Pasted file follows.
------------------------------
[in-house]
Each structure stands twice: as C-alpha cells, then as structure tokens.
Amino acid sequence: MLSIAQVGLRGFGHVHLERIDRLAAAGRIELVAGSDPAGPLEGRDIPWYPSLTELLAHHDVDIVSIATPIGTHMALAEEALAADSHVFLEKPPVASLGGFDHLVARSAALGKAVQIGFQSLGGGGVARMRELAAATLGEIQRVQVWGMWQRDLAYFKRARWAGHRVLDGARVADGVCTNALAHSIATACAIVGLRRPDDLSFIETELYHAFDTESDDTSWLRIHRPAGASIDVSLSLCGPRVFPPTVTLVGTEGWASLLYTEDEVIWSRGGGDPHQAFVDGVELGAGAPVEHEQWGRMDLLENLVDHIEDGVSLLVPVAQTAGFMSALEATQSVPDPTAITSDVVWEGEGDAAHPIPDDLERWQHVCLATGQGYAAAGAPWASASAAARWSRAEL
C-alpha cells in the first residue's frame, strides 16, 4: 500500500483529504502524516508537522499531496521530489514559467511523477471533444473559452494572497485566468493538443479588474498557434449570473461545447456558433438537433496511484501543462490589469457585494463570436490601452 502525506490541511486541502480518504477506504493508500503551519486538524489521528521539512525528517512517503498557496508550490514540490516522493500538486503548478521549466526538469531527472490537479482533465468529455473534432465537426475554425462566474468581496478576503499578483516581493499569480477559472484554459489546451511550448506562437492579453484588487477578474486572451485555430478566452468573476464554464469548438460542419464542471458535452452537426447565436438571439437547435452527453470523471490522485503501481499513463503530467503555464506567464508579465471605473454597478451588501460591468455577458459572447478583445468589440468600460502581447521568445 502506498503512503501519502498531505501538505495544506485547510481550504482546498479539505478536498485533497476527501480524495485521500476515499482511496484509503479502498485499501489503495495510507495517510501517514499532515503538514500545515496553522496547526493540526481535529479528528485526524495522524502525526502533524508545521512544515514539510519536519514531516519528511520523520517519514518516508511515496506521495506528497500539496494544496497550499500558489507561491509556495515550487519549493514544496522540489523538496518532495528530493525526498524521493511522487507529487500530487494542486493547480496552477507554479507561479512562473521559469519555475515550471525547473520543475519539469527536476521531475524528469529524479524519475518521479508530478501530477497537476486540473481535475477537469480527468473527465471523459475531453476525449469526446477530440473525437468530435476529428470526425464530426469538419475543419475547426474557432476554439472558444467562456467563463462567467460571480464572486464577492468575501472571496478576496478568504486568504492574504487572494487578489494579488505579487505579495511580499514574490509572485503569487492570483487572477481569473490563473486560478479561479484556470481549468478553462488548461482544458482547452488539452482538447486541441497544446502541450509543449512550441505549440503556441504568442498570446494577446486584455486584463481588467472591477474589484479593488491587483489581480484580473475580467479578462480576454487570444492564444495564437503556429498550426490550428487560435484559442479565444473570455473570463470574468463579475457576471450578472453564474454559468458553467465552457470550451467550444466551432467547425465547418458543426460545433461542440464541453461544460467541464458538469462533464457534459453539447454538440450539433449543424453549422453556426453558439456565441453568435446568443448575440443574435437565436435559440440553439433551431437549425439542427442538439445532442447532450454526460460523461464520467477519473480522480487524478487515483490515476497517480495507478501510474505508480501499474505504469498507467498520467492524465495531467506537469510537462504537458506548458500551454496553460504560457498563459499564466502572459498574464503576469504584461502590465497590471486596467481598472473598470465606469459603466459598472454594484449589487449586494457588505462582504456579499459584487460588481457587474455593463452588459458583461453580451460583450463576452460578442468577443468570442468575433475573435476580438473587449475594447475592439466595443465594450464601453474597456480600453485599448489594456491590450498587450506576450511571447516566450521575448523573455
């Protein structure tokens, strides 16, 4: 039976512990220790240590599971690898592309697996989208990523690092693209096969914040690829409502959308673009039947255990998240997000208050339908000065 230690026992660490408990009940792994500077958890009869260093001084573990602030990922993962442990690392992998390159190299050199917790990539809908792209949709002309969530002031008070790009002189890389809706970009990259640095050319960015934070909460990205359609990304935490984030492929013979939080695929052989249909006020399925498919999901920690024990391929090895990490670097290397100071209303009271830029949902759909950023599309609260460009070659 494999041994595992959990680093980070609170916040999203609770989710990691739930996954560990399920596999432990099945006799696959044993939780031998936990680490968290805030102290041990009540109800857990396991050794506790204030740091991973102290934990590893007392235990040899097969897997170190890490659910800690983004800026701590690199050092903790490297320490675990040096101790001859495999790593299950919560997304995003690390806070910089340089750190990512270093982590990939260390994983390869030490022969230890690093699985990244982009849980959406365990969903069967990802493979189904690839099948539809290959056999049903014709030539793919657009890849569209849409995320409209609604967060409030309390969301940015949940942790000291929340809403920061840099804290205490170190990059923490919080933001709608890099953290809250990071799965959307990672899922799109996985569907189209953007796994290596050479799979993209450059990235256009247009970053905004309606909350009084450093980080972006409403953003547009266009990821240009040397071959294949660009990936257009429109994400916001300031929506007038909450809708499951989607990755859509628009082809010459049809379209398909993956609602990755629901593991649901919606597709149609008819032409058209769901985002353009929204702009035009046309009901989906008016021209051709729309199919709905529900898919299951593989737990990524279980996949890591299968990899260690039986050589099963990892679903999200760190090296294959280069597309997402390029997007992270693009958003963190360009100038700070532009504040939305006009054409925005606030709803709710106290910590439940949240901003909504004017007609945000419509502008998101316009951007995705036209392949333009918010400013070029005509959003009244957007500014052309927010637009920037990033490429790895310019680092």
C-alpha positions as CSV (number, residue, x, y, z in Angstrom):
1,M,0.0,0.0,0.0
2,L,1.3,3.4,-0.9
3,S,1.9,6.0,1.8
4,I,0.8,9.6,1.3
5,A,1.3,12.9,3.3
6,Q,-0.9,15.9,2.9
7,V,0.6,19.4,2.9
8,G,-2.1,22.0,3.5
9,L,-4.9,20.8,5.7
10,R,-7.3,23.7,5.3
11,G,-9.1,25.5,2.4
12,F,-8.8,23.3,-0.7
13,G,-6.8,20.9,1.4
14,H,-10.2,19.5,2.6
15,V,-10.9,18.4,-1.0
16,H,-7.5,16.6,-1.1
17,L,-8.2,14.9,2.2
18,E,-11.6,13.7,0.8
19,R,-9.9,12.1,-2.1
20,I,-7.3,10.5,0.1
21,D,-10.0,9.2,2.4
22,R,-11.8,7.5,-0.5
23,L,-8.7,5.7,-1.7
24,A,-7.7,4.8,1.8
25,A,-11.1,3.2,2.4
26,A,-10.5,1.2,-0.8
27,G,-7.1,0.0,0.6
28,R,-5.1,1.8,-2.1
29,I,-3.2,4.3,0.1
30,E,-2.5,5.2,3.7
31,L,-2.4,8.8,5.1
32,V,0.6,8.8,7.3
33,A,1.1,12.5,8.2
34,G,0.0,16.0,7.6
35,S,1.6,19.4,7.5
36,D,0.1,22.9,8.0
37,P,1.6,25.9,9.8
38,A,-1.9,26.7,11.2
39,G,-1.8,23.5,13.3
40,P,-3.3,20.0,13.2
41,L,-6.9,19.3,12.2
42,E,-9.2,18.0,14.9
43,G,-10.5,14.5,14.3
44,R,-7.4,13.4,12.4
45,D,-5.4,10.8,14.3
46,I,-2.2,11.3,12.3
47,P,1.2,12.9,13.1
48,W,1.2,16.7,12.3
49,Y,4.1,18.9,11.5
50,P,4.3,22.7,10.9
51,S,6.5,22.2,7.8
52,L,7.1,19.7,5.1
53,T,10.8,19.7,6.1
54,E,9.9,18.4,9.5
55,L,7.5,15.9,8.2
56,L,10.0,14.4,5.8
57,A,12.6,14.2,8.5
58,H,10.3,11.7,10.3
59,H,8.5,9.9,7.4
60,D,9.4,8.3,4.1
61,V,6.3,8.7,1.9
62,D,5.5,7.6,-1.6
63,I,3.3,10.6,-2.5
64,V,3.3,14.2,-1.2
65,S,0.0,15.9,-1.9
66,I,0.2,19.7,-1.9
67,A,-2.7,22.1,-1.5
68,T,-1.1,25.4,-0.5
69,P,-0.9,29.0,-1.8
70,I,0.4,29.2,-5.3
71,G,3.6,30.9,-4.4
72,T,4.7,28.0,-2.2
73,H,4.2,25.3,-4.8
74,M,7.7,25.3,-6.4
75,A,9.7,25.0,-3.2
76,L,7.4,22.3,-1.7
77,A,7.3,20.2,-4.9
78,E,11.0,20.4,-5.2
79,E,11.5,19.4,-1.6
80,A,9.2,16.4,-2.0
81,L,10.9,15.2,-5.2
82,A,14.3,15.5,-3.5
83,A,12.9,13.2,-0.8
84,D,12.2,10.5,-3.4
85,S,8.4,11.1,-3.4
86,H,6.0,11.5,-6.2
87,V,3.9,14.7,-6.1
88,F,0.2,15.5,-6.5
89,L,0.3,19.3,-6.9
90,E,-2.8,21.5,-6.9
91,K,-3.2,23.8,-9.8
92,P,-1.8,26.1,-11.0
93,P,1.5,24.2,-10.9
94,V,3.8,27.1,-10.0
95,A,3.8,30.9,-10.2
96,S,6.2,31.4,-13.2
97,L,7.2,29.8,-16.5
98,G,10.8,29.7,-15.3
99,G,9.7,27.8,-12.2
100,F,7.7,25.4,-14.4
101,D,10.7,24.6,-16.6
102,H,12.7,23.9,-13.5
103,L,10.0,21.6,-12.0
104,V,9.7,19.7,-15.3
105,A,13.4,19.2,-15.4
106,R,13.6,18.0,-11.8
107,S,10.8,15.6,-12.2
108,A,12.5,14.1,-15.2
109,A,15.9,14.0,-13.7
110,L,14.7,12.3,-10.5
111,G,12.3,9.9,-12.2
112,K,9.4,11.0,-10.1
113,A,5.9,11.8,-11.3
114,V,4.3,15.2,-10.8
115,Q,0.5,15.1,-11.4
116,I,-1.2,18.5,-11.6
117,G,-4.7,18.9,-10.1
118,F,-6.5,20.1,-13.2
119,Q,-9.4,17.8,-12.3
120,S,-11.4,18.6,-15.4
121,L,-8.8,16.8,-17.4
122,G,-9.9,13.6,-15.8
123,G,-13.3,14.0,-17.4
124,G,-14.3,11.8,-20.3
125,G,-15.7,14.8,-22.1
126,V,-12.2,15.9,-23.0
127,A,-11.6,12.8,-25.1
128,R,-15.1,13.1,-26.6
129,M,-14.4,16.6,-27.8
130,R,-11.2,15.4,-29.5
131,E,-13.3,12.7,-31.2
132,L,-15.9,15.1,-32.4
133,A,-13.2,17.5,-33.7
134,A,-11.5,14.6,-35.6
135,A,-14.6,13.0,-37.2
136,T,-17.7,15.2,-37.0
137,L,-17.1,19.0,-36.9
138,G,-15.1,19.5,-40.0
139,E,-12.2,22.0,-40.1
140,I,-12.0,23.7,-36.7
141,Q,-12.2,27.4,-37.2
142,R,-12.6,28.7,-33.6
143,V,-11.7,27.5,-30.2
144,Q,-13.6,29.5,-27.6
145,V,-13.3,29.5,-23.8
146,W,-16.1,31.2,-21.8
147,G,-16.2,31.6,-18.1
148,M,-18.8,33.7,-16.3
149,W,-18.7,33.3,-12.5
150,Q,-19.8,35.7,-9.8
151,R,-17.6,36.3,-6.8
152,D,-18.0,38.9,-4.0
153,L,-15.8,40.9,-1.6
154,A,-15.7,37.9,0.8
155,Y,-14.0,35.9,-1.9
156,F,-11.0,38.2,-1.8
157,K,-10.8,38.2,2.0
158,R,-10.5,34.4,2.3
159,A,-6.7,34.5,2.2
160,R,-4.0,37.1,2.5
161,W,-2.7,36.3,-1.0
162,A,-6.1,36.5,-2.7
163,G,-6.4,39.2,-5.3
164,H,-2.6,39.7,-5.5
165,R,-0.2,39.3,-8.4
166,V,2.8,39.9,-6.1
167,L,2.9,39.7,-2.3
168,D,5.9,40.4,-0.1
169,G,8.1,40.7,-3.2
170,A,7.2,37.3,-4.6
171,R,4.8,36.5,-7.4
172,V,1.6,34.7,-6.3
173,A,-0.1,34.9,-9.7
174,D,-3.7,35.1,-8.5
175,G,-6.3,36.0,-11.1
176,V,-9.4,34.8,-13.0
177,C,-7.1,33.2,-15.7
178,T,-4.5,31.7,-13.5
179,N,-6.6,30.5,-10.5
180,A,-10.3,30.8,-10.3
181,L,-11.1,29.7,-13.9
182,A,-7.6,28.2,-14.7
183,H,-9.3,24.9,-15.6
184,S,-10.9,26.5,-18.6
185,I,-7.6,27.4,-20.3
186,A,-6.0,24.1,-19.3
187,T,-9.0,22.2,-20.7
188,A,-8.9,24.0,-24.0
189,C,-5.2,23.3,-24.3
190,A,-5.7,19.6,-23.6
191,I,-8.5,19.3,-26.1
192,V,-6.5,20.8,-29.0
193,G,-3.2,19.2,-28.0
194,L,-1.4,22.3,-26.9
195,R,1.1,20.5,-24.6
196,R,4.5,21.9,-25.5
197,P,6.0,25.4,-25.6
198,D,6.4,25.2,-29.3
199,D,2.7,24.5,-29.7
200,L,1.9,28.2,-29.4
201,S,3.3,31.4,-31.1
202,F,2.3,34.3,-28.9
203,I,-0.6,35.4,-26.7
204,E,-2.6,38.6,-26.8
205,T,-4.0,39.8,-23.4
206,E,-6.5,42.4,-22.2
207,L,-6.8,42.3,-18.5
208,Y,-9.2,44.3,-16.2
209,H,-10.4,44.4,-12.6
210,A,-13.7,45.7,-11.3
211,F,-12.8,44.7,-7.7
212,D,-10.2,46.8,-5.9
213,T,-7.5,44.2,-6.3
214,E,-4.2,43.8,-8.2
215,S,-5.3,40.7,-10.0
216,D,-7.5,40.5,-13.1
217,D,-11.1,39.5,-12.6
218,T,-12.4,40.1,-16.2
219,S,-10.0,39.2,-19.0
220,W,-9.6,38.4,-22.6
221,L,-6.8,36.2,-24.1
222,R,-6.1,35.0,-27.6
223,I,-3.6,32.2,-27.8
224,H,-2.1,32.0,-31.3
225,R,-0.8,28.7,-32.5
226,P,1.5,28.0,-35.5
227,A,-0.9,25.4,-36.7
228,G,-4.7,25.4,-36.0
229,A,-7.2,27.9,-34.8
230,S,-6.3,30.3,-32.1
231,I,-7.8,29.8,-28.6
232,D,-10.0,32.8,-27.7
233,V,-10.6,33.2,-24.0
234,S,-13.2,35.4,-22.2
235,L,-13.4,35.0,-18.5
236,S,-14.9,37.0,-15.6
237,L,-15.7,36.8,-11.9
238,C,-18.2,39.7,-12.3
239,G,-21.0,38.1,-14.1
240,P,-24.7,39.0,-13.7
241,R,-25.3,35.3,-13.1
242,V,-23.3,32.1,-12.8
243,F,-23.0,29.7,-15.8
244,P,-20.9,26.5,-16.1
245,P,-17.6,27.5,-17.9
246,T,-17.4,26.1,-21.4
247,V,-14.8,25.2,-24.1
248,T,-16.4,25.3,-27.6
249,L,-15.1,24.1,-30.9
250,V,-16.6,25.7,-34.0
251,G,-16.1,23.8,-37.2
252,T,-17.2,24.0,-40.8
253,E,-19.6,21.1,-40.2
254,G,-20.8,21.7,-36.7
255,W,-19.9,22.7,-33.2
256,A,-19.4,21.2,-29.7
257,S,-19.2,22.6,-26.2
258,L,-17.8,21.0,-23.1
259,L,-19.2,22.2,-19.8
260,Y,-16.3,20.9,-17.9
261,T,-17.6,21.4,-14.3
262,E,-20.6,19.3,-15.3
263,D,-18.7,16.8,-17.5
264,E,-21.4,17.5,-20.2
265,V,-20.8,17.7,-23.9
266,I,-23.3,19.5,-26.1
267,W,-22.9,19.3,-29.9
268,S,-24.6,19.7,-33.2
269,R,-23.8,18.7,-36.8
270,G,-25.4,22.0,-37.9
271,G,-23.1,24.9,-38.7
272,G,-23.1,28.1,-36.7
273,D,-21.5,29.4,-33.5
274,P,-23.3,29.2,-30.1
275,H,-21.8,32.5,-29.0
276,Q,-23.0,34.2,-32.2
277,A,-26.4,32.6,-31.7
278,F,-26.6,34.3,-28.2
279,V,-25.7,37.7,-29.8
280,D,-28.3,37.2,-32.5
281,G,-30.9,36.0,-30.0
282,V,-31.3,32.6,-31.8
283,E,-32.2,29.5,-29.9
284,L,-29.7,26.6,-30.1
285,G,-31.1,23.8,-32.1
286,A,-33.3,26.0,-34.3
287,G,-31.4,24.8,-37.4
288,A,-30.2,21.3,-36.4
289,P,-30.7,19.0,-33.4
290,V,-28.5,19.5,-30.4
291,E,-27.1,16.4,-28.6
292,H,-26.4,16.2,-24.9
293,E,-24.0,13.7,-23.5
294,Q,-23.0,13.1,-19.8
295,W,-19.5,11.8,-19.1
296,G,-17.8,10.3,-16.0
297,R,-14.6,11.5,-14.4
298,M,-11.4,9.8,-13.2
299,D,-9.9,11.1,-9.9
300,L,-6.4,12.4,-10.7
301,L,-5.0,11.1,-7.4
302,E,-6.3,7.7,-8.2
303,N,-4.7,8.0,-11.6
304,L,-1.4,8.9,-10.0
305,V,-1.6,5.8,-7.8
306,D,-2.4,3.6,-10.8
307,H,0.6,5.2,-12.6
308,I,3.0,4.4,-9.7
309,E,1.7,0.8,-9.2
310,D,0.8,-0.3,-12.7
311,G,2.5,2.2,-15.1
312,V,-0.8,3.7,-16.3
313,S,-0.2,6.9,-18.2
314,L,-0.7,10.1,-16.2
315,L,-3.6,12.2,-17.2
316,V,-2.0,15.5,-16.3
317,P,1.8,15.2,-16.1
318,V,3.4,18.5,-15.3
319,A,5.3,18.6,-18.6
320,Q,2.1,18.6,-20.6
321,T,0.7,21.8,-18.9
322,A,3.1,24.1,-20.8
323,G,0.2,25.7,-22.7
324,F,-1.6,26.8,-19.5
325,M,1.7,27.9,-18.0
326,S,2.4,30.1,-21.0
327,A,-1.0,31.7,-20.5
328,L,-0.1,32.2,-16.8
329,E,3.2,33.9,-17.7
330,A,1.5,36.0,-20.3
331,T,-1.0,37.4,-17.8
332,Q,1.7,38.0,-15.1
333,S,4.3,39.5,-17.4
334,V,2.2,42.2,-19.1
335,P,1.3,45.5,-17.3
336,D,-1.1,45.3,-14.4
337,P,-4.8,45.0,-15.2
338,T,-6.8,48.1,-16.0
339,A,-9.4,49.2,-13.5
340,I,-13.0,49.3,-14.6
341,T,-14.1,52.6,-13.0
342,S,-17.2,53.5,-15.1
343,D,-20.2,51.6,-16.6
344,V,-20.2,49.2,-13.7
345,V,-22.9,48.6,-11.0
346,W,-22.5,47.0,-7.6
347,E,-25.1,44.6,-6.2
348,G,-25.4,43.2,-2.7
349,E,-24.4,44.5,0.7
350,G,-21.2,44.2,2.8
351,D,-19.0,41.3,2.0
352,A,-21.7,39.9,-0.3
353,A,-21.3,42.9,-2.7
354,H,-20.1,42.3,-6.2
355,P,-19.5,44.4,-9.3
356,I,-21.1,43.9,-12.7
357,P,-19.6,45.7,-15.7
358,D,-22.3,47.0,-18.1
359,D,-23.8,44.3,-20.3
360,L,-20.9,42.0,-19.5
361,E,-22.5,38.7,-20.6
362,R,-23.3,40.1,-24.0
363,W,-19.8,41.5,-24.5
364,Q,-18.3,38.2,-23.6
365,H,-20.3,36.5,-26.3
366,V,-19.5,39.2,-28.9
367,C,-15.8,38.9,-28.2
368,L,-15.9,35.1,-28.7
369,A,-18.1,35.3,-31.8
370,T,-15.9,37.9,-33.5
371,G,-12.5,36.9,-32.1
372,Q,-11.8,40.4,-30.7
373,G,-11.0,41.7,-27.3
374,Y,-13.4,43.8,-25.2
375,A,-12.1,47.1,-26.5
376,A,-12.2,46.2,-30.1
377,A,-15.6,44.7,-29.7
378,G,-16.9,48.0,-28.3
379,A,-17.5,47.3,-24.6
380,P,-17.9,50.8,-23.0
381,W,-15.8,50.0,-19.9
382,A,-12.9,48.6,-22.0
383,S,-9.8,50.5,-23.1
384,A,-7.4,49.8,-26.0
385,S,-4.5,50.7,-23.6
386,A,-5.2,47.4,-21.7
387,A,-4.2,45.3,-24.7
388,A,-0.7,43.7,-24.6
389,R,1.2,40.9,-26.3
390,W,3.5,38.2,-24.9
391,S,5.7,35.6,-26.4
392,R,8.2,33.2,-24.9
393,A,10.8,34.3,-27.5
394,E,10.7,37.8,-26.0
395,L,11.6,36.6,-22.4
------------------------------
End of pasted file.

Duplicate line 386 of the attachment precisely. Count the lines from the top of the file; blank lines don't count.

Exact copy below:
380,P,-17.9,50.8,-23.0